Wow! What a great response to the last post. I shared a glimpse into my Mom’s sewing room and got lots of comments and questions. Both Mom and I enjoyed reading all your comments and seeing the interest in her design ideas.
The main question was – “Where did she get those cabinets and/or the ironing board station?” There isn’t an easy answer, in that I don’t have a link to a website where you can order all the pieces. These are custom cabinets, made by a cabinet maker to Mom’s specific dimensions. I’m sure anybody that makes kitchen cabinets would be able to make these same pieces, custom fit to your room.
The second question was – “When do we get to see the fabric?” Let me just say that last year Mom and I went through her fabric and she donated boxes and boxes of older fabric to church, friends, and quilt groups. As some of you may know, at a certain point the stash can become a bit unmanageable and you run out of space. That is exactly what happened to Mom. The following pictures show what’s left of the stash, with the exception of what’s hidden in the closets downstairs and in the storage room (don’t tell Dad. It’s really not that bad now that most of it has been cleaned out.) The upper cabinets hold fabric and project bins. Mom wanted me to point out that she had these made 14″ deep, instead of the usual 12″. That allows for folding the quilt fabric in fourths, plus room for the doors to close! We usually buy fabric in increments of 1/4 yard, so the width of the cabinet is divisible by 9″, plus a couple extra inches of wiggle room.
The pantry cabinet in the left corner of the room holds tons of fabric too (although this is mostly clothing fabric). This picture didn’t turn very well, but you can still see how much you can fit in there!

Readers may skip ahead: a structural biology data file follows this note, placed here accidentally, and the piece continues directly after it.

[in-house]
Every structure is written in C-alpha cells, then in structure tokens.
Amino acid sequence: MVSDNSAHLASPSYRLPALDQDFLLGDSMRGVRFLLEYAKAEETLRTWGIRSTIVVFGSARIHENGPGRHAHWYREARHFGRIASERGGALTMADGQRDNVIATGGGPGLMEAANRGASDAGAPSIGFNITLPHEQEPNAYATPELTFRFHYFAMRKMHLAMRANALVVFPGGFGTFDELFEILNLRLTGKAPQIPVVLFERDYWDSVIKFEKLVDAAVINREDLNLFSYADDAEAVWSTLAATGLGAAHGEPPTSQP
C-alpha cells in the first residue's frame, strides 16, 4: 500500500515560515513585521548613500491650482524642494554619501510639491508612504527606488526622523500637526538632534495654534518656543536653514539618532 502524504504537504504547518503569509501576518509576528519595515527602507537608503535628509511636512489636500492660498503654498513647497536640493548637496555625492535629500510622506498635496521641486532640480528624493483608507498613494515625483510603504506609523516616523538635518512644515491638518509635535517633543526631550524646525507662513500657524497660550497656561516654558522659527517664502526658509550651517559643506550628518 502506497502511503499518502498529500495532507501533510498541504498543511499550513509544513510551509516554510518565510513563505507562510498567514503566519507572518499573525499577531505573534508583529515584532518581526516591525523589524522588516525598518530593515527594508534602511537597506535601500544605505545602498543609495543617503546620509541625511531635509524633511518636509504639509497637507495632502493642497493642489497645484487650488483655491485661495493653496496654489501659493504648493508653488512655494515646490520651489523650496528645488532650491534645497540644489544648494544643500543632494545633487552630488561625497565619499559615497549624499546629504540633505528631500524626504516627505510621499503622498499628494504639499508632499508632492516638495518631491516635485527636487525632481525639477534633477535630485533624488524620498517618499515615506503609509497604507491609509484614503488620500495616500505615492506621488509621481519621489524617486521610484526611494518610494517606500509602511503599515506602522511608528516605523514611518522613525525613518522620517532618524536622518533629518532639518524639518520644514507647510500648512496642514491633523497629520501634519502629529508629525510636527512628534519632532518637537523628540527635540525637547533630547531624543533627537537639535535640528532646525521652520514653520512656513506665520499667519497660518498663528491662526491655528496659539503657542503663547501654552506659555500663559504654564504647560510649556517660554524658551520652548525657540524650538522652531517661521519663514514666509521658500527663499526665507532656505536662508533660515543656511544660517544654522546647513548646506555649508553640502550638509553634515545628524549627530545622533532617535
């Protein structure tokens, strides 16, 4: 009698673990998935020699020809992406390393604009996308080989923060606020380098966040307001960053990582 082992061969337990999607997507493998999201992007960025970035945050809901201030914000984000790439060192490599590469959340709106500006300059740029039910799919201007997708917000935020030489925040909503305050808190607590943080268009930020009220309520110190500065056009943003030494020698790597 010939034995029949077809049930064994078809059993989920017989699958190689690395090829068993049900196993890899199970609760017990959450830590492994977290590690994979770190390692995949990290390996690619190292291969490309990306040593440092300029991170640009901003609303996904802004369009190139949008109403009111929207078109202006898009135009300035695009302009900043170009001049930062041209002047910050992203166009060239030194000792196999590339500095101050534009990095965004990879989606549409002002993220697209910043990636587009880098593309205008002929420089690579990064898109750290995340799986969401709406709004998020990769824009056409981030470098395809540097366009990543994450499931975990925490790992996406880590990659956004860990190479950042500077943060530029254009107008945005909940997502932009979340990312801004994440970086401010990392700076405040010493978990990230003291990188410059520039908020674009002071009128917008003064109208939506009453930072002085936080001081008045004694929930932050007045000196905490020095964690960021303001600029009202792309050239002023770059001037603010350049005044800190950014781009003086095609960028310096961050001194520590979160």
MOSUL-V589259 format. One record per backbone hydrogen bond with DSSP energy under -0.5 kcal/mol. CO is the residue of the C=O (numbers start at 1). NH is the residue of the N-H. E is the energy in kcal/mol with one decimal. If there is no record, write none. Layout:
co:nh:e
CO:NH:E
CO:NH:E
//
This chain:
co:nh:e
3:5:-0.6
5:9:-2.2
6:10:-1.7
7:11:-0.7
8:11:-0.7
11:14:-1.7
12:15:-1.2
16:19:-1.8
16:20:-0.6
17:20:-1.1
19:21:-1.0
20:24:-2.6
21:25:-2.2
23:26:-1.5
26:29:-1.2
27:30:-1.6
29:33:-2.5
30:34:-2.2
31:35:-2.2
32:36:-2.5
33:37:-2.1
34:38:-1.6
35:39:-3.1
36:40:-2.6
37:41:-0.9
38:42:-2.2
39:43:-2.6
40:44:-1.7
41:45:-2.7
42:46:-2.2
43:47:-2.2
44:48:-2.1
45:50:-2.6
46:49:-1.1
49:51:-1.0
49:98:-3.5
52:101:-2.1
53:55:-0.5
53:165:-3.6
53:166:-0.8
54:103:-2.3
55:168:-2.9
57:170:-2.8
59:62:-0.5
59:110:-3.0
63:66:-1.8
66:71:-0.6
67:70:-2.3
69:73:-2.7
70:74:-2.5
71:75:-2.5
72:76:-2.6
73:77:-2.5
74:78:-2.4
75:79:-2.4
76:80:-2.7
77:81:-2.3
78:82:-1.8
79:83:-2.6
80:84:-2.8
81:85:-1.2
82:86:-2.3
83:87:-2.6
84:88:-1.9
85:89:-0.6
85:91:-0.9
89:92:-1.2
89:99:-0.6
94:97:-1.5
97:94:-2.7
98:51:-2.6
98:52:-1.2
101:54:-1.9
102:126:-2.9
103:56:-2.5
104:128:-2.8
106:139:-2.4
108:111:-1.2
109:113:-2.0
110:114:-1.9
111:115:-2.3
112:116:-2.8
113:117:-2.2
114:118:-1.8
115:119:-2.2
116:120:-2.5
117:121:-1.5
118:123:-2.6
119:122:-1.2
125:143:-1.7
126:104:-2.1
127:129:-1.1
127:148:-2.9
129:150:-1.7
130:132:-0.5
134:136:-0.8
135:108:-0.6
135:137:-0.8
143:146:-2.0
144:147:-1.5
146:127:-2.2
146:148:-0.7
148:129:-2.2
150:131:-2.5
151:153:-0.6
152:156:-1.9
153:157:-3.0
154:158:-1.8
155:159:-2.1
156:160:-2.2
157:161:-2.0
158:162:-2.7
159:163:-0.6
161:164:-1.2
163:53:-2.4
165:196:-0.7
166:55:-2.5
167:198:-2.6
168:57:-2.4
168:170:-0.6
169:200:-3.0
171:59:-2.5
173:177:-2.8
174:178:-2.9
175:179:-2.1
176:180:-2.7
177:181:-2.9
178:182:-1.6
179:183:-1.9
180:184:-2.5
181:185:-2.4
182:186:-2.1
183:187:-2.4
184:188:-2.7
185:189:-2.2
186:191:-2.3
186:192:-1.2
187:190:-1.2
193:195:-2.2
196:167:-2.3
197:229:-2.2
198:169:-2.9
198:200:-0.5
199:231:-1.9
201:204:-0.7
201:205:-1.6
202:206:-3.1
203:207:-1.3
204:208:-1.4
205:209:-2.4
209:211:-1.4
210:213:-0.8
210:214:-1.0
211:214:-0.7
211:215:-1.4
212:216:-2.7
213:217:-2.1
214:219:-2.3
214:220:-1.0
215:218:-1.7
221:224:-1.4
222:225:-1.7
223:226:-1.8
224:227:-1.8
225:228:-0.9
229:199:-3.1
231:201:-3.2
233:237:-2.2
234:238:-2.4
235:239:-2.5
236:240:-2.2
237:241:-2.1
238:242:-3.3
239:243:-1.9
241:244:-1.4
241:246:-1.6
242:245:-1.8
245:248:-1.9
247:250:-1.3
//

There are also drawers filled with fabric. . . . Many of you asked about the drawers. They have full extension slides that allow you to pull the drawer all the way out, to access the back corners of the drawer. They are also self-closing. This is really important – I designed my sewing room first and didn’t specify to the cabinet maker what kind of slides I wanted. So, with my drawers, you have to push them closed. This is no big deal, but the problem is that when I sew (and I like to sew fast), the drawers slide open from all the vibrations. Periodically, I get up from sewing and don’t realize that the bottom drawer next to me has come open. Then I either bang my shin or almost trip over the dumb thing. For your own shin protection, I just thought you might want to know ( for those of you who said you are currently designing sewing rooms). You also wouldn’t want to fall with a seam ripper or scissors in your hand, if you can help it.
And now the closet - The fabric goes from top to bottom, organized according to color, with large baskets for projects. In the lower right you see my niece playing with the buttons on my Mom’s serger (her tension on her sewing machines always has to be checked before sewing, as the grandkids love all those buttons!). The serger stand is on wheels so it can be pulled out of the closet when needed.
For those of you who want to incorporate your knee lift into a custom cabinet, this picture shows how that is done. The picture also shows where Mom stores her laptop and all her bobbins. The bobbins stick to a magnetic strip, so everything stays in place. We got these bobbin holders as a gift from a friend and if anyone knows where we can get more – please e-mail me!
I think one of the keys to Mom’s successful organization is all the dividers in the drawers, as this picture of the ironing station shows. Having one big, open drawer just seems to get messed up right away. Having dividers keeps everything in place and provides compartments for similar items.
I hope that answers all your questions from the last post . . .
Now, onto some exciting news. This box was sitting in my garage when I got home last weekend.
The label says it’s an international priority package from Korea, containing more FABRIC!!!
A sneak peek at the fabric:
And a sneak peek of what we are doing with it:
I’ll be back soon with more on the new fabric line . . . . . .